The UK's Editors made a name for themselves in 2006 with their
debut album The Back Room, consorting with aspects of pop punk,
glam rock, Britpop, and Goth wave. The band's third release, In
This Light And On This Evening, from Epic/Fader Records stays
with their tried and true formula and adds shavings of cinematic effects,
synth-textured projectiles, and dance beats that offer evidence of
the band's growth since their sophomore record, An End Has A Start.
Their sound is similar to Britain's Coldplay, only darker,
and compatible with their brethren Kasabian, but more long
lasting. The quartet, who came together in 2003 while studying music
technology at England's Stafford University, became a part of a burgeoning
group of artists who revived the "New Romantics" sound of
the '80s - like Adam Ant and Duran Duran. Though this
was probably not the Editors' intention, their sound has a romantic
glint that strikes with a synth-pop filament relatable to the New
Romantic period and the post-punk vibe of the late '70s with Joy
At the forefront is the bass register of lead vocalist/guitarist Tom
Smith which never seems to run dry. Beneath the brooding tremors
of Tom's vocals are the monastery-sized chord flusters and synth-textured
effects produced by guitarists Chris Urbanowicz and Smith.
Fortifying the inlay of swizzling vibrations and piercing trajectories
are the palpitating beats of bassist Russell Leech and drummer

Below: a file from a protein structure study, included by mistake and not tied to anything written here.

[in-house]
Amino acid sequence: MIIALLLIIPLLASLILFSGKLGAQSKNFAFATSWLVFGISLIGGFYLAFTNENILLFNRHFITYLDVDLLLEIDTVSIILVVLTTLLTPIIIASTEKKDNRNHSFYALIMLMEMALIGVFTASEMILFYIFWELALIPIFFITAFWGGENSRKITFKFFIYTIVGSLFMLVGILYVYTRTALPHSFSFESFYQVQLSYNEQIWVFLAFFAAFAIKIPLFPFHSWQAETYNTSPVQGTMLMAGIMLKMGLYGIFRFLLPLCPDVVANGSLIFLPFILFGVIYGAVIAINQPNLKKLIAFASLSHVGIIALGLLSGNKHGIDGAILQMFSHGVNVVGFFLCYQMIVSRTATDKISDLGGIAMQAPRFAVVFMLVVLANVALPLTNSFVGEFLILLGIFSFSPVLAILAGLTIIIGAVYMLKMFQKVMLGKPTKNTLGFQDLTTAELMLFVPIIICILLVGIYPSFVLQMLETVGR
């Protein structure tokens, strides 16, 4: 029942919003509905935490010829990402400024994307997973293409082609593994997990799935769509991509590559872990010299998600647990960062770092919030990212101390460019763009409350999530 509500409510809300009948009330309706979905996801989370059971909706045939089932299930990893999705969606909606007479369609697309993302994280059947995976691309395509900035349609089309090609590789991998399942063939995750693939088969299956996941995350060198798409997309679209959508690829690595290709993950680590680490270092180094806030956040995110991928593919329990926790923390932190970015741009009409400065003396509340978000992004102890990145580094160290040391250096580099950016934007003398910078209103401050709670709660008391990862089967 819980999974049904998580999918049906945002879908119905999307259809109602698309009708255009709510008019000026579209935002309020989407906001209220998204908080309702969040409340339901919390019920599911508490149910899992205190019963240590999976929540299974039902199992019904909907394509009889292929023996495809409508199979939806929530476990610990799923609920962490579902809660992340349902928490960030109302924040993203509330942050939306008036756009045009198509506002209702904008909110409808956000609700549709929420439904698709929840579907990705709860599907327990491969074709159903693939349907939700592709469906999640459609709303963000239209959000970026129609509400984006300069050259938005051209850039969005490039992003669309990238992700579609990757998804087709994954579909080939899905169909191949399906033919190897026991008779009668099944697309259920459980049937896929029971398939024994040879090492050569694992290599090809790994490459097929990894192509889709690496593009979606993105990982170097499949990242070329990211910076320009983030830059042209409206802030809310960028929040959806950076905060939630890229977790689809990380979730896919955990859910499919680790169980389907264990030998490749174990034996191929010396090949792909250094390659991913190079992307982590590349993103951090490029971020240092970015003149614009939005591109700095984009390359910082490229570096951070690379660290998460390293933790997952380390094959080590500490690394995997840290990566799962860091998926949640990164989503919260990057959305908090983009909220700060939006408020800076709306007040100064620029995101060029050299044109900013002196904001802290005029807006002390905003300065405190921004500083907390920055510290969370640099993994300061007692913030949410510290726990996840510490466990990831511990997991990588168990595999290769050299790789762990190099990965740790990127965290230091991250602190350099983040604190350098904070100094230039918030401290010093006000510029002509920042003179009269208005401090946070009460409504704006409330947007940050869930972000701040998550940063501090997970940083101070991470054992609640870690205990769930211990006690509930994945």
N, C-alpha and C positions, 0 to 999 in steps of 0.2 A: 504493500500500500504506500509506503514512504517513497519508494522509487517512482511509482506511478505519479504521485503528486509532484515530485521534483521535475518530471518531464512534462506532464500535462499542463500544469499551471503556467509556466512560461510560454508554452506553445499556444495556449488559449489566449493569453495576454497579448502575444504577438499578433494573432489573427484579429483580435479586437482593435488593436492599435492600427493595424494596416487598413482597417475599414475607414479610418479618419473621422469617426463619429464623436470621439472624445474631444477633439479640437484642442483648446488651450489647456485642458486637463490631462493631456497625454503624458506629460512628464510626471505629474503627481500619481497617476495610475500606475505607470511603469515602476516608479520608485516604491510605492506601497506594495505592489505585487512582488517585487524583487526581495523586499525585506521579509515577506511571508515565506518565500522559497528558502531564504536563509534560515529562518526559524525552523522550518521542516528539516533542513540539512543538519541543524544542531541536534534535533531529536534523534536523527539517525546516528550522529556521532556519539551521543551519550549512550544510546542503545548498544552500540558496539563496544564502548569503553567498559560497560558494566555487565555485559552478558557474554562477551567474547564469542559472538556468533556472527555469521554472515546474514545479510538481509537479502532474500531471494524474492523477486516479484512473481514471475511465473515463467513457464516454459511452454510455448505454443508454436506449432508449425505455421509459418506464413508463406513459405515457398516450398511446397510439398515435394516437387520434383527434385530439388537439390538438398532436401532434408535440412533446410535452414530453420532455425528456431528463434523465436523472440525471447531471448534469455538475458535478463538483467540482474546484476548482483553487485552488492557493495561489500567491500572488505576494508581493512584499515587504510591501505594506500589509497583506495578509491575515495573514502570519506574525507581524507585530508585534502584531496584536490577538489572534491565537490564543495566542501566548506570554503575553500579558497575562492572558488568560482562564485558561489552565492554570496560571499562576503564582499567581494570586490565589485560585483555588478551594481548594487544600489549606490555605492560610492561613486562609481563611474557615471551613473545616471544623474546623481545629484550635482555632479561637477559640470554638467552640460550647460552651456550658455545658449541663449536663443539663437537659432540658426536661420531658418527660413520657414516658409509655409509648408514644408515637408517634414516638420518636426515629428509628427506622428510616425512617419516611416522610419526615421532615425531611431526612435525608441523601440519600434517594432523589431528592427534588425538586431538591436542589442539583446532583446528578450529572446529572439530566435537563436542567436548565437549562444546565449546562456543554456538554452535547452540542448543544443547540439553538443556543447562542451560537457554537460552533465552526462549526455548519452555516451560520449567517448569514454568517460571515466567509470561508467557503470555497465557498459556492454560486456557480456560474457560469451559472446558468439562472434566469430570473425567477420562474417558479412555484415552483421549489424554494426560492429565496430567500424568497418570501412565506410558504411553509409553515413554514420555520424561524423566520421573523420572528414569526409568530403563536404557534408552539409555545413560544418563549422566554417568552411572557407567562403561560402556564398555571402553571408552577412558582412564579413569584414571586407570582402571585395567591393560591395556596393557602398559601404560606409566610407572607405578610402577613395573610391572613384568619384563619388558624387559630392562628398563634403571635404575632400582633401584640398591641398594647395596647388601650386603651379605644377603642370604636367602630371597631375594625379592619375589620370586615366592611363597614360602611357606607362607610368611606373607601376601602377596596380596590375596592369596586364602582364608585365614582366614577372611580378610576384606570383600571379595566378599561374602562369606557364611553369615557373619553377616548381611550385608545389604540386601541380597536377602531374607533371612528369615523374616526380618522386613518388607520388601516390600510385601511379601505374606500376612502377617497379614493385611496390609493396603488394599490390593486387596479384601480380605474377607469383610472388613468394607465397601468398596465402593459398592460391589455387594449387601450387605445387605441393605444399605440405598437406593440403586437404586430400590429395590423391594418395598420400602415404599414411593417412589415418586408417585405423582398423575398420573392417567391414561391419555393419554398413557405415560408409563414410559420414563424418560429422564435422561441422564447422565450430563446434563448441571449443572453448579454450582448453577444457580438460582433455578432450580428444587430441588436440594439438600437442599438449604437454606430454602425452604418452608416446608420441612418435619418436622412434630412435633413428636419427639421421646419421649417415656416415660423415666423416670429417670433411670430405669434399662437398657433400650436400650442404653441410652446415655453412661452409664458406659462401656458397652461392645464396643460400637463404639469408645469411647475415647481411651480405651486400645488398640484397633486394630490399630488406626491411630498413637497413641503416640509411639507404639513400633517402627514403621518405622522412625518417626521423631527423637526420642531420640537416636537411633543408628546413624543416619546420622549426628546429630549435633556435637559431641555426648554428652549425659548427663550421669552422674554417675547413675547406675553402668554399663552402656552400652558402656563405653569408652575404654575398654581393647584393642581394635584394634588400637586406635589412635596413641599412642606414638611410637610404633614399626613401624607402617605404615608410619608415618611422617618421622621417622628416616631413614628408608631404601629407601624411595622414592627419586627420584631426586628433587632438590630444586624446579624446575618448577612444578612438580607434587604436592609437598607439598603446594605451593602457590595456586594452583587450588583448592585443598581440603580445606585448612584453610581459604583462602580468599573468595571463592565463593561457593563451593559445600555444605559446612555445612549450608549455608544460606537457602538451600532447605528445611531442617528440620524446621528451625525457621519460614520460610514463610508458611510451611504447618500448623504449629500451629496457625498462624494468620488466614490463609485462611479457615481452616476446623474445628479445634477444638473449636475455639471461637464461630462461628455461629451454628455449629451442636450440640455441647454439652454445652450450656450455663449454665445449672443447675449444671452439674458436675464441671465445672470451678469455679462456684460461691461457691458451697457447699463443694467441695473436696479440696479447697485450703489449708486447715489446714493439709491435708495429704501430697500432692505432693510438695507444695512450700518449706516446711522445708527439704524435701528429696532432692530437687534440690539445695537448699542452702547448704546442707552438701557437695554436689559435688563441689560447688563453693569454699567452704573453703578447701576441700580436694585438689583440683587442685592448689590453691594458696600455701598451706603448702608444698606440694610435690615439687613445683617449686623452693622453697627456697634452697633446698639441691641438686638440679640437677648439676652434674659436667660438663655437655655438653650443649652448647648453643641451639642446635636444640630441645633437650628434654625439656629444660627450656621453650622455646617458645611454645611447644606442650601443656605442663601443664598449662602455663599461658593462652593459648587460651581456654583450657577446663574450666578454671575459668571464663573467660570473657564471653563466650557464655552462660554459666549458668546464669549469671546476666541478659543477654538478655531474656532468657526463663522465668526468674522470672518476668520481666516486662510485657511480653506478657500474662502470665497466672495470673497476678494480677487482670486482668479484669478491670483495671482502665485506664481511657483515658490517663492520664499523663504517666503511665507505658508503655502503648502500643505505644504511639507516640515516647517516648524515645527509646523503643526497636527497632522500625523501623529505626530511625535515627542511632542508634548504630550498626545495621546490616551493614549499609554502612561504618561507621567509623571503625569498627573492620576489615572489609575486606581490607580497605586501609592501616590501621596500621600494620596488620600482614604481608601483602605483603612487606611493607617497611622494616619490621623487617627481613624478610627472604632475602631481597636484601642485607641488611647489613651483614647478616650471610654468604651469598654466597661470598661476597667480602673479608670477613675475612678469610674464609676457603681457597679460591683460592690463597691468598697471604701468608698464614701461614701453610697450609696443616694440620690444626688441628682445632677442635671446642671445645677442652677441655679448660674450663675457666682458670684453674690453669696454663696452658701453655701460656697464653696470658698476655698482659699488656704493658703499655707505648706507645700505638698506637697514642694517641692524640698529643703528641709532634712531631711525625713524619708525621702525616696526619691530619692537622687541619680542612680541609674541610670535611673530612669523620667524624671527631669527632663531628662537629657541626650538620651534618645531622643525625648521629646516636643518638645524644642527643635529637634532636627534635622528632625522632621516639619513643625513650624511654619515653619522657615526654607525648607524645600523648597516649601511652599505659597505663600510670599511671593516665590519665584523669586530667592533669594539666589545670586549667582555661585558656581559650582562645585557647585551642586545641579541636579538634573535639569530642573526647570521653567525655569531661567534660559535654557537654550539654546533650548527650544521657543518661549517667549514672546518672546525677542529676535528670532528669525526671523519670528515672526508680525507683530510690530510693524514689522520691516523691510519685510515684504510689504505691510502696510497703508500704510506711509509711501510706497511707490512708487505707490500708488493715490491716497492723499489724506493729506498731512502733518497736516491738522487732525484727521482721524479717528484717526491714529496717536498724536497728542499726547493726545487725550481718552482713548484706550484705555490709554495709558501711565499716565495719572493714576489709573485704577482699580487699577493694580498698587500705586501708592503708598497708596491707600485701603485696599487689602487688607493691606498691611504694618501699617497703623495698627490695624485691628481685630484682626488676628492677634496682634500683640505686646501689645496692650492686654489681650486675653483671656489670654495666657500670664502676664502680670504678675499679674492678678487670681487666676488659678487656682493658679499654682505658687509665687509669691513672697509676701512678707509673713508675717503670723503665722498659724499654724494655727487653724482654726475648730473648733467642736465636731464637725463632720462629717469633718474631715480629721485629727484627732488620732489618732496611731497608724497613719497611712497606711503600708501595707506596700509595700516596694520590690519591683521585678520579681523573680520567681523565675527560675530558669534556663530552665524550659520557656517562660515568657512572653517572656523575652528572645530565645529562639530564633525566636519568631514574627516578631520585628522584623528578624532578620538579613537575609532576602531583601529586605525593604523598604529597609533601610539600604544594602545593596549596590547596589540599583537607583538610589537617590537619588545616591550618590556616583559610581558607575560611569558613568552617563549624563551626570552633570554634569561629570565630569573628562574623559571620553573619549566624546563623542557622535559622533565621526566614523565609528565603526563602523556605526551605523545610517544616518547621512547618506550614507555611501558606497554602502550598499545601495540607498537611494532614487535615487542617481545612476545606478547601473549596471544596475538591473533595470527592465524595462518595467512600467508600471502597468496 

Ed Lay. Some tracks have a sinister appearance including the
title track and "Like Treasure", garbed in echoey vocals
and the dark shadows of Goth wave's minor notes. The time-ticking
metronome of the rhythmic beats threading "The Boxer" are
blanketed in simmering synth-textured swells, and the cinematic projectiles
sprouting across "The Big Exit" activate a glam-rock alchemy
with the club vibed passages that are riddled in dance beats.
Some tracks have glittery cascades and electro-pop sizzles like "Papillon"
and "Bricks And Mortar" and the dark wave spiritual "Walk
The Fleet Road" which opens with a shower of Gregorian-tinged
chanting. The lyrics vary from being introspective to being reflective
like in "You Don't Know Love" as Smith bellows, "You
ran with the dead today / Through the cemeteries where ghosts still
play / The more you ran, love got further away / One look and I saw
inside / Every little thing you'd die to hide / You were the truth,
when you lied
You don't know love like you used to / You don't
feel love like you did before."
Editors are still prolific at making spellbinding electro-pop and
ambient inspired patterns with fluid ascents and falls that sound
just as fresh as they did on the band's debut album. They repeat
melodic riffs without sounding run-on or monotonous and plant sonic
trajectories in spots that enhance the mood of the music. The quartet
might be walking in a circle, but with each new record that circle
becomes bigger and bigger so no two albums sound the same. It's
more like the band is building from one record to the next.
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